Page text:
DNR proposes airborne hydrogen sulfide level
by Bryan Bunton, Iowa Department of Natural Resources
The Iowa Department of Natural Resources (DNR) is proposing a rule to establish health standards for airborne levels of hydrogen sulfide gas. The proposed health effects standard for hydrogen sulfide gas is 30 parts per billion (ppb), daily maximum one-hour average, not to be exceeded more than seven times per year as measured at residences, churches, schools or other public use areas near animal feeding operations. The rule is scheduled for final adoption at the July 19 meeting of the Iowa Environmental Protection Commission. The meeting is open to the public.
The health standard
is being proposed to compare against monitored levels of hydrogen sulfide
gathered as part of a legislatively mandated field study that requires
the DNR to measure levels of ammonia, hydrogen sulfide and odors near
some of the largest animal feeding operations in Iowa. The health standard
will be the “bar” used to compare against this monitoring
Based on public comments
and recommendations from the Iowa Department of Public Health, DNR staff
will be proposing a level of 30 ppb over one-hour to the EPC, who then
must make the final decision on the level of the standard. The DNR initially
proposed a level of 15 ppb.
A proposed level of 30 ppb over one-hour is also supported by data from the state of California. The magnitude and duration of the standard are identical to the California ambient air quality standard (CAAS) for hydrogen sulfide. The CAAS standard for hydrogen sulfide has been in place since 1969. The March 1999 evaluation of the public health data by the California Office of Environmental Health Hazard Assessment underlying the standard is available at:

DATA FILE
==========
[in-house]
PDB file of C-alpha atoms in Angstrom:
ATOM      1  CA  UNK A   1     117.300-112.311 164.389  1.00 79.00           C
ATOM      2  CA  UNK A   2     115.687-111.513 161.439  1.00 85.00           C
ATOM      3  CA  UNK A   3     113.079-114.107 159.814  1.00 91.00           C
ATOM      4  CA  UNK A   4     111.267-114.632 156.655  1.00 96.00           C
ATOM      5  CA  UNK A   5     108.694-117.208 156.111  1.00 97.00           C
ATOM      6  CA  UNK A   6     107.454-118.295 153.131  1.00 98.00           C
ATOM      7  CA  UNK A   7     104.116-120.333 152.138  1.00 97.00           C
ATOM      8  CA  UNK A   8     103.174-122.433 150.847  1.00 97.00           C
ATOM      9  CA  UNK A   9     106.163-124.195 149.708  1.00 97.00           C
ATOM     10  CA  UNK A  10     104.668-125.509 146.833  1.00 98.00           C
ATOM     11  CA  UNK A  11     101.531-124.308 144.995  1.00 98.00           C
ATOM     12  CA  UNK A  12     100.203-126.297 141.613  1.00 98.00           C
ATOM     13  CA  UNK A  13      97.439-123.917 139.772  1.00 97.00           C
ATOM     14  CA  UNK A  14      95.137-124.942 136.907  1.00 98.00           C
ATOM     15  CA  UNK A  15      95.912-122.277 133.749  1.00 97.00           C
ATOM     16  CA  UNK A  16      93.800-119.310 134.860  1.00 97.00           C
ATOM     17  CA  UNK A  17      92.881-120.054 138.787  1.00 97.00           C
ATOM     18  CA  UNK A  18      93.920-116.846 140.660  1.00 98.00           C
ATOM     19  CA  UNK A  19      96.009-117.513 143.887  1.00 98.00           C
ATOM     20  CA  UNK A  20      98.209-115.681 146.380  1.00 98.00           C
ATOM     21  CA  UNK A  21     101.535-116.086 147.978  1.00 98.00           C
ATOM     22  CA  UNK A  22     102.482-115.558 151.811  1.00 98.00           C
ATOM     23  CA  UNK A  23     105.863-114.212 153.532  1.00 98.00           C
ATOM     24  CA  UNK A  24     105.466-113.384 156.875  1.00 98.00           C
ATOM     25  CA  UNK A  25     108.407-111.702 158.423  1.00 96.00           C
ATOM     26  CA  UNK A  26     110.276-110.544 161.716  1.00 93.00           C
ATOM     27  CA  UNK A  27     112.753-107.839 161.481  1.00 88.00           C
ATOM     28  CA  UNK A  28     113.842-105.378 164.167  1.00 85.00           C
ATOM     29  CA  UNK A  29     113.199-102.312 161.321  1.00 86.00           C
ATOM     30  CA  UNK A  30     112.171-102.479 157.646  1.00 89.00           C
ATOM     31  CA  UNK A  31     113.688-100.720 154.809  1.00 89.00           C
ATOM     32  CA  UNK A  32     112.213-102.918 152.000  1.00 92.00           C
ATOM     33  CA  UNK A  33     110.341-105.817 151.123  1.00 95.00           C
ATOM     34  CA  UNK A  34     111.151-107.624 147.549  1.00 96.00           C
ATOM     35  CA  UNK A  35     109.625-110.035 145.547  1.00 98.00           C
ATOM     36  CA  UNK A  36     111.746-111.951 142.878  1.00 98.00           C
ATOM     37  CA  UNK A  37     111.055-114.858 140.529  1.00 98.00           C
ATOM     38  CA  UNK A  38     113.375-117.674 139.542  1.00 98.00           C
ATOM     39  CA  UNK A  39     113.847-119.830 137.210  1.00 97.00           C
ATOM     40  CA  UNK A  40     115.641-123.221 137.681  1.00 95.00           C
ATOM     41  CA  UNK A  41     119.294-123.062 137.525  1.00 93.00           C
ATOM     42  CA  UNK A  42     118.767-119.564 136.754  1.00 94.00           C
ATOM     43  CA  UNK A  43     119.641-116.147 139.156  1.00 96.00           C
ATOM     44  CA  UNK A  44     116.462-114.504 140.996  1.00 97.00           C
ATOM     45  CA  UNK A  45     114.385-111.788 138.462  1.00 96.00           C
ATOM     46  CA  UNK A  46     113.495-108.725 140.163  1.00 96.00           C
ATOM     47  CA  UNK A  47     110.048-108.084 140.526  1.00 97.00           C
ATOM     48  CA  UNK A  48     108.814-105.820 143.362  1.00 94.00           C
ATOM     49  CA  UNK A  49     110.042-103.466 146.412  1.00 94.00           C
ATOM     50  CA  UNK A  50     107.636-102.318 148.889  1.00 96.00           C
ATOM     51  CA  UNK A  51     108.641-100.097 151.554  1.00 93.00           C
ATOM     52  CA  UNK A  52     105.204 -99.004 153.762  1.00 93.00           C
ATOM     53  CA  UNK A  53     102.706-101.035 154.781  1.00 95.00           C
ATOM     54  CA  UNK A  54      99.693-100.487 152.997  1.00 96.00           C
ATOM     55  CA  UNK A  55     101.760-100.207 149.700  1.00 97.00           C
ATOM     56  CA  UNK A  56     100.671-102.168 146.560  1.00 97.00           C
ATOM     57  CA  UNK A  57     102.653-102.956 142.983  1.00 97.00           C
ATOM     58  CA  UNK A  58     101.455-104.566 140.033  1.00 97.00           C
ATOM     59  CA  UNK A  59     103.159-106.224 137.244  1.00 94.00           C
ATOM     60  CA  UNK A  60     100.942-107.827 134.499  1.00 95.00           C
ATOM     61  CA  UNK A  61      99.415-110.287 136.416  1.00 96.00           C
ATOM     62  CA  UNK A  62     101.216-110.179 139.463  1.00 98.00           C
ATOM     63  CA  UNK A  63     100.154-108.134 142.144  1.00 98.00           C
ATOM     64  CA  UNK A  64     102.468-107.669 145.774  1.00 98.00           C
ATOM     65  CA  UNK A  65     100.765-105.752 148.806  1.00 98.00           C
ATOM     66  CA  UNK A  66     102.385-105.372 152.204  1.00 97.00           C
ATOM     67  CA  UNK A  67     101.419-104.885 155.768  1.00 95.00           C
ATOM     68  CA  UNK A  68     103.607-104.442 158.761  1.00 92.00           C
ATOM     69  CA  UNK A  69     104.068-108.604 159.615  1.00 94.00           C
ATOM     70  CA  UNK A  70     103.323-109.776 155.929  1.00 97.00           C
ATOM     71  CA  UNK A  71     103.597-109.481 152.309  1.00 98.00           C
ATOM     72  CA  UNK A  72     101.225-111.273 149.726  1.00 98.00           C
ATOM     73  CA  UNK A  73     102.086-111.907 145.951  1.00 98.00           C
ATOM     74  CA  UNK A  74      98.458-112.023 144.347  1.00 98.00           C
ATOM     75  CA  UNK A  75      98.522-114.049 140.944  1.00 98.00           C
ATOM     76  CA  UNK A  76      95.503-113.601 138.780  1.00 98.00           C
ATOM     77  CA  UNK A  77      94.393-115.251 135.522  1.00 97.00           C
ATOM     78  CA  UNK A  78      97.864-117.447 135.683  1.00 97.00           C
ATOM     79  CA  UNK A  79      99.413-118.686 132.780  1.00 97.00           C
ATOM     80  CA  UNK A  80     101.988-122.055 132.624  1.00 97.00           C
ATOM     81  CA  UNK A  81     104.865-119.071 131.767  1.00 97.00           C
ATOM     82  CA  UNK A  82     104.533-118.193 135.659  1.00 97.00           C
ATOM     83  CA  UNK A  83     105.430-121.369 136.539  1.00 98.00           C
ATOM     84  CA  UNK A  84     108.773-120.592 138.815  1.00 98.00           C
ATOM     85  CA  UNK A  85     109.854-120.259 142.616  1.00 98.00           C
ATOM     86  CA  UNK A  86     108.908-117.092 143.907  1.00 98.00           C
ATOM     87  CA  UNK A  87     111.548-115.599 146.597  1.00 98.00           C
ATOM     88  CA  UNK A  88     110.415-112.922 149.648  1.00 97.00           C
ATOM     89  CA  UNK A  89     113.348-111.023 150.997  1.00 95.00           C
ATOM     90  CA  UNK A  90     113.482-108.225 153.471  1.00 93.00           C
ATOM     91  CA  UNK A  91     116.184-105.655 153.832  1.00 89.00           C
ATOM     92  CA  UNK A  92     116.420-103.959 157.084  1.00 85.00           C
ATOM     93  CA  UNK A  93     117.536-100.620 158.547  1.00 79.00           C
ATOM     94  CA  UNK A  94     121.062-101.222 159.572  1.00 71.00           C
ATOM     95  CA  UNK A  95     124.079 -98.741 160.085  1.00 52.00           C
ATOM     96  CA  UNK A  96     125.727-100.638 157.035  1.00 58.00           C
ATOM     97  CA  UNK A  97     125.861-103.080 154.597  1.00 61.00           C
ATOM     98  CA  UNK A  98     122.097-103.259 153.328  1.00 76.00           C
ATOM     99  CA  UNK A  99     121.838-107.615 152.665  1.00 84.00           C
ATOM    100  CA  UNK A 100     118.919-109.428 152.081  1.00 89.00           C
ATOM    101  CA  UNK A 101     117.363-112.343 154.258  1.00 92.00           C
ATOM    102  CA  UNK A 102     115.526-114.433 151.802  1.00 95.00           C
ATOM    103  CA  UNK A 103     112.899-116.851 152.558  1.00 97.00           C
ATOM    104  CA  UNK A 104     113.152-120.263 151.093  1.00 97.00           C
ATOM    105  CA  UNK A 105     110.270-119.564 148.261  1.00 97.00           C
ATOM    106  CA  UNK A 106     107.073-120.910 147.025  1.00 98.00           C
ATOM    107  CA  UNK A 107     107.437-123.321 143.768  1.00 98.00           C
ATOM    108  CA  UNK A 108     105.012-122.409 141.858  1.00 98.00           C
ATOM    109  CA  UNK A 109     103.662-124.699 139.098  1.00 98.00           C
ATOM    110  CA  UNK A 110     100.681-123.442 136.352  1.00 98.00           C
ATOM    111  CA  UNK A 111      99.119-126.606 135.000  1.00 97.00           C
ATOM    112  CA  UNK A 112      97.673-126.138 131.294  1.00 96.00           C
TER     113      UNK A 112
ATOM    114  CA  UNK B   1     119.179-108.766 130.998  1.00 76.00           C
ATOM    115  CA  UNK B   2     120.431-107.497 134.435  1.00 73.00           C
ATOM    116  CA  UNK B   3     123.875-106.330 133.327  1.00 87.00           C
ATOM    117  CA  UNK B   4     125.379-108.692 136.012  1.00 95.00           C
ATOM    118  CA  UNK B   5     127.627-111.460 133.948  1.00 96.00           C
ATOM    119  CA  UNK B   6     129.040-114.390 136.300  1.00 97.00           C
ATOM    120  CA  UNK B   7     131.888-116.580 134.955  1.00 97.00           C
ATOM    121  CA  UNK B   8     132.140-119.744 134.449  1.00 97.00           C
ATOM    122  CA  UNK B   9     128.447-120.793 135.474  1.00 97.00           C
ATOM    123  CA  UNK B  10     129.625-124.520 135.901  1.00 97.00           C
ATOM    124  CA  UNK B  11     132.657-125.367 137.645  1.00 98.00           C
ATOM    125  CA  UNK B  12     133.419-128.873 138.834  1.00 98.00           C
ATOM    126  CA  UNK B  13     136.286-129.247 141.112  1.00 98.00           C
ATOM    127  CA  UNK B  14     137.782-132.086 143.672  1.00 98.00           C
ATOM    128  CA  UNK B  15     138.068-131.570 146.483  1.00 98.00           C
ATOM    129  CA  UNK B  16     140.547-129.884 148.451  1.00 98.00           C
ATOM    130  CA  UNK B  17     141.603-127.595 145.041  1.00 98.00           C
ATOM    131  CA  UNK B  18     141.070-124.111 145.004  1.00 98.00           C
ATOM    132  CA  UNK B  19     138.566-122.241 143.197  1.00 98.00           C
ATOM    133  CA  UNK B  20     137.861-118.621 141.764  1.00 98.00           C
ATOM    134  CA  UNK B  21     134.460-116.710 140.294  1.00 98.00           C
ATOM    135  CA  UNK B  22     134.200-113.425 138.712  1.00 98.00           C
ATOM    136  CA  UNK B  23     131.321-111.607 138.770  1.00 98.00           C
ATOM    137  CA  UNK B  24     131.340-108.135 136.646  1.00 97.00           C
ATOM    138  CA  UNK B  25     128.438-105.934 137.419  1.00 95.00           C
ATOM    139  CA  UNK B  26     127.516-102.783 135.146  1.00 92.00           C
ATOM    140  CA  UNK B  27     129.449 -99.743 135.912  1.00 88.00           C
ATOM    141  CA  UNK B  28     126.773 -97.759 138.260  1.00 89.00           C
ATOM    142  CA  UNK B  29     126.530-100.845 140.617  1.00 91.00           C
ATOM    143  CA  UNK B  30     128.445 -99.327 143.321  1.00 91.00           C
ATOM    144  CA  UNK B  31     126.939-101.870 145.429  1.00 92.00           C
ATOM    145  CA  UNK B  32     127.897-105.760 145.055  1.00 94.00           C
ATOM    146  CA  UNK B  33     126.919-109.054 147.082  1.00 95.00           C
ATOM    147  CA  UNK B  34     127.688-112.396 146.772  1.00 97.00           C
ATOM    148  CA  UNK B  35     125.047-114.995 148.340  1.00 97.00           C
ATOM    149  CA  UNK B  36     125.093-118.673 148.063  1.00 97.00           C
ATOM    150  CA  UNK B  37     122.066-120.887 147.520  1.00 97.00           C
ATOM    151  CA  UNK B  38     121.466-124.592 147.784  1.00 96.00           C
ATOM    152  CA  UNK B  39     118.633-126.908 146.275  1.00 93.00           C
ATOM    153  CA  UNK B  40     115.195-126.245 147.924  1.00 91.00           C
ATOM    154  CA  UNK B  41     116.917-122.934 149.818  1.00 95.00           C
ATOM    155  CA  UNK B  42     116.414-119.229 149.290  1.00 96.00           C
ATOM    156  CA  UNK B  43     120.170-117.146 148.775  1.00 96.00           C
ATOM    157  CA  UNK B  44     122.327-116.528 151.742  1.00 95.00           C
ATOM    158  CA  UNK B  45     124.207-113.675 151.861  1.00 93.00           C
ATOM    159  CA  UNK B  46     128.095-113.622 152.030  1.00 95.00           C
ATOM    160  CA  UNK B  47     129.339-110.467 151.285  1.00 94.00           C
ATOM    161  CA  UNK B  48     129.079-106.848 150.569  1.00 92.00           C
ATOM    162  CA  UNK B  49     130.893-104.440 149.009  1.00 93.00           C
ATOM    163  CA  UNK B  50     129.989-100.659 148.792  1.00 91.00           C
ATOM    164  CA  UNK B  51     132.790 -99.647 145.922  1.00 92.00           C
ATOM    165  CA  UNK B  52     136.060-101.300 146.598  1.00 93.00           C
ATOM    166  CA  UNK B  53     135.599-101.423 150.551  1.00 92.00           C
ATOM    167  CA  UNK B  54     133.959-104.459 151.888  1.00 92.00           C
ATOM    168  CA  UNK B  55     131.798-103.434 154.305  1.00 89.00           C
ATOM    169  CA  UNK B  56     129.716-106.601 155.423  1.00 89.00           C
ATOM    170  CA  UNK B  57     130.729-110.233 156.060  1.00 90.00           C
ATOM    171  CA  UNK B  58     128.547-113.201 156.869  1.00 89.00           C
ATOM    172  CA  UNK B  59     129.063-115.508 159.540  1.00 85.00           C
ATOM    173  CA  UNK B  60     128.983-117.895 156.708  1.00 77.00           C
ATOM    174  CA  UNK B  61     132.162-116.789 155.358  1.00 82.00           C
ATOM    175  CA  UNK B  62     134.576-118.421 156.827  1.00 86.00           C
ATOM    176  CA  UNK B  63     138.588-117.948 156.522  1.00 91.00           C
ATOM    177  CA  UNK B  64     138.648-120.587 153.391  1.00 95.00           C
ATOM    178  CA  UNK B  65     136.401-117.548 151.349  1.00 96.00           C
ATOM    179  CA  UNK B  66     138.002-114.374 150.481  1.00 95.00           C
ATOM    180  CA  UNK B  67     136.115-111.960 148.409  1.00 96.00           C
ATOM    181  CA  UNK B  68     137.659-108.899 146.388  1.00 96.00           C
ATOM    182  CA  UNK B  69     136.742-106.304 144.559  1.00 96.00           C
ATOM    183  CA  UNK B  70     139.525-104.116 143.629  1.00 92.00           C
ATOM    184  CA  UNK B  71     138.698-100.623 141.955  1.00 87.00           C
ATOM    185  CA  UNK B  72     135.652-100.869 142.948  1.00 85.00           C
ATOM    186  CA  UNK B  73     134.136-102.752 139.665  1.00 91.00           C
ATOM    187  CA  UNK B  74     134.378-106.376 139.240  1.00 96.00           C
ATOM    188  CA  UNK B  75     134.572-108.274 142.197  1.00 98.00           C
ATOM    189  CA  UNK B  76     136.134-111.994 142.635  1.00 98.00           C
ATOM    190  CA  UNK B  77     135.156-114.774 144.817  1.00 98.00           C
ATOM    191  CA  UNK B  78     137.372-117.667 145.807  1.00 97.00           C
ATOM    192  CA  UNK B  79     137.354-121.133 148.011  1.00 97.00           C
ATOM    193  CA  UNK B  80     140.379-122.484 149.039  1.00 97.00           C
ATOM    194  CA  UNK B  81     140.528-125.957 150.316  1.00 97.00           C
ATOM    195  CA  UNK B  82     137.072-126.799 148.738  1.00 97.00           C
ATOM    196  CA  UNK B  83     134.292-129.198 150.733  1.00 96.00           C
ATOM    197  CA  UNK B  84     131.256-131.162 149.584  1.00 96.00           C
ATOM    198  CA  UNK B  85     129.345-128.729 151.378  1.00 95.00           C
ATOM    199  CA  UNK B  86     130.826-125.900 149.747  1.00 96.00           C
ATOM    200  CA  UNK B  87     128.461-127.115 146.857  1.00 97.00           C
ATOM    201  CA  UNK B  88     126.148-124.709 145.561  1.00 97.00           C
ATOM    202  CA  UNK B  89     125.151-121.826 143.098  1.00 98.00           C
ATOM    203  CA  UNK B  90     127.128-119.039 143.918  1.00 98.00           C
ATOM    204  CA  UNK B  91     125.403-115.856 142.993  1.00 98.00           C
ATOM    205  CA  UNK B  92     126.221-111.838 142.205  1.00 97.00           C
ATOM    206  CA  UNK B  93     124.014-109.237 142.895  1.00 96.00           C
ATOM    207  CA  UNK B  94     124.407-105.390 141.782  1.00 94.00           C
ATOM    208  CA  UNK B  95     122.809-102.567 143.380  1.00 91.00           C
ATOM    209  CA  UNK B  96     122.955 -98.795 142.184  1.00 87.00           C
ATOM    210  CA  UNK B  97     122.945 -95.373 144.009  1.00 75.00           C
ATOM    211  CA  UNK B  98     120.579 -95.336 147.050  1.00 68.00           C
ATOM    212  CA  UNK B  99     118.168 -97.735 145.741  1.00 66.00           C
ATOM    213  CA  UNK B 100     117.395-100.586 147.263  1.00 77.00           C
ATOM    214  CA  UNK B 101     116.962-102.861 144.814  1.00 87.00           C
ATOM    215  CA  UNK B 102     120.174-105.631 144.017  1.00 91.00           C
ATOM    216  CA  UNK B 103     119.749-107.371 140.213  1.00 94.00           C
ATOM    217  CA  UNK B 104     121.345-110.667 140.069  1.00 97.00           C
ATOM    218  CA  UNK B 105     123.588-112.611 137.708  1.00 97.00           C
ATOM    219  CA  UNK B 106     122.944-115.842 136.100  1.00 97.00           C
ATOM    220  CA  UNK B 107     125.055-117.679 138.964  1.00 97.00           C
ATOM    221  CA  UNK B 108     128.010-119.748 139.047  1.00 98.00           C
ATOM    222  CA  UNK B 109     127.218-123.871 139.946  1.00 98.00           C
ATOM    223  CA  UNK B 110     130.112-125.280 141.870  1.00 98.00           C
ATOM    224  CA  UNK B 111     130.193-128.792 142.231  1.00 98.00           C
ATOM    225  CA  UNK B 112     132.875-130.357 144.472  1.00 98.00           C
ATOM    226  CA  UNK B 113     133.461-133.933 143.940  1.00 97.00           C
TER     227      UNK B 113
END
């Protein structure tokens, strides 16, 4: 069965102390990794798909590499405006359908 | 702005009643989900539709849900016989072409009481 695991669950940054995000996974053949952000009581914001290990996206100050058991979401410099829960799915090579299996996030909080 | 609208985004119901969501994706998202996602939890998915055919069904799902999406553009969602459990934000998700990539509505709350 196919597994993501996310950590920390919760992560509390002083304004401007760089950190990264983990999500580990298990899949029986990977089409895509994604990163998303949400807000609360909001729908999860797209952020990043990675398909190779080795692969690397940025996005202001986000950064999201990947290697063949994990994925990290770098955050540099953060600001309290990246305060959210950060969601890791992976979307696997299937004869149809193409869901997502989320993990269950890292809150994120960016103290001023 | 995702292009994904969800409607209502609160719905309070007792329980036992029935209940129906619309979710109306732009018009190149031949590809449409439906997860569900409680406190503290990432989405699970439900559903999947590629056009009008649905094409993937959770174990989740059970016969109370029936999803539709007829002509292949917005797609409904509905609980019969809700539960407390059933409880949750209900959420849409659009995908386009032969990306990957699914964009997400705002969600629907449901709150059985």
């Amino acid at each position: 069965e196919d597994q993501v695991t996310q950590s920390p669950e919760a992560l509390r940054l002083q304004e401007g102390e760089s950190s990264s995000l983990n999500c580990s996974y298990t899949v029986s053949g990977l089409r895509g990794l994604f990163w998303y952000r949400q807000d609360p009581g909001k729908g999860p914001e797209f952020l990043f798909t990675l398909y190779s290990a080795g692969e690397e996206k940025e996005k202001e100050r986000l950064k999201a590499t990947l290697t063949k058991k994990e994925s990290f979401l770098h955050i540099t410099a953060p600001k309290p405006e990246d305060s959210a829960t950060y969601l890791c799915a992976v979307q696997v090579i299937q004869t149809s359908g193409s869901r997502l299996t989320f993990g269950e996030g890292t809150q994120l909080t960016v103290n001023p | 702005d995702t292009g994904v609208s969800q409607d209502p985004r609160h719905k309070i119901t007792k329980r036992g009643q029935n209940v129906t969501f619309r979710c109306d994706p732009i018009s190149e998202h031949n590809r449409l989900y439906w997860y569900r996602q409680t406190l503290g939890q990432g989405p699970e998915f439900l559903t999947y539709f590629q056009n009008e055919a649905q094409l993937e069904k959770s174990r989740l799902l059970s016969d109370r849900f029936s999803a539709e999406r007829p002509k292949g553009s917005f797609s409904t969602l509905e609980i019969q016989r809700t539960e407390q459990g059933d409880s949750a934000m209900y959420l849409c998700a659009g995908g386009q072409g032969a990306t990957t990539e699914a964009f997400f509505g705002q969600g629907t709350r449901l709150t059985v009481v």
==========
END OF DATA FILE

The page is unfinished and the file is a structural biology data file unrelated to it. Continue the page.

In addition to adjusting the proposed hydrogen sulfide level to 30 ppb, the department has proposed several other modifications to the rule that can be viewed by visiting the Air Quality Bureau’s animal feeding operations Web page located at:
The department also has developed a responsiveness summary that contains a written response to all public comments received. The summary explains the department’s rationale and logic behind any modifications that were made to the proposed rule, or discusses why no such changes were made. The response to comments is available to the public and has been posted on the Air Quality Bureau’s Web page.
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Page last updated October 5, 2004
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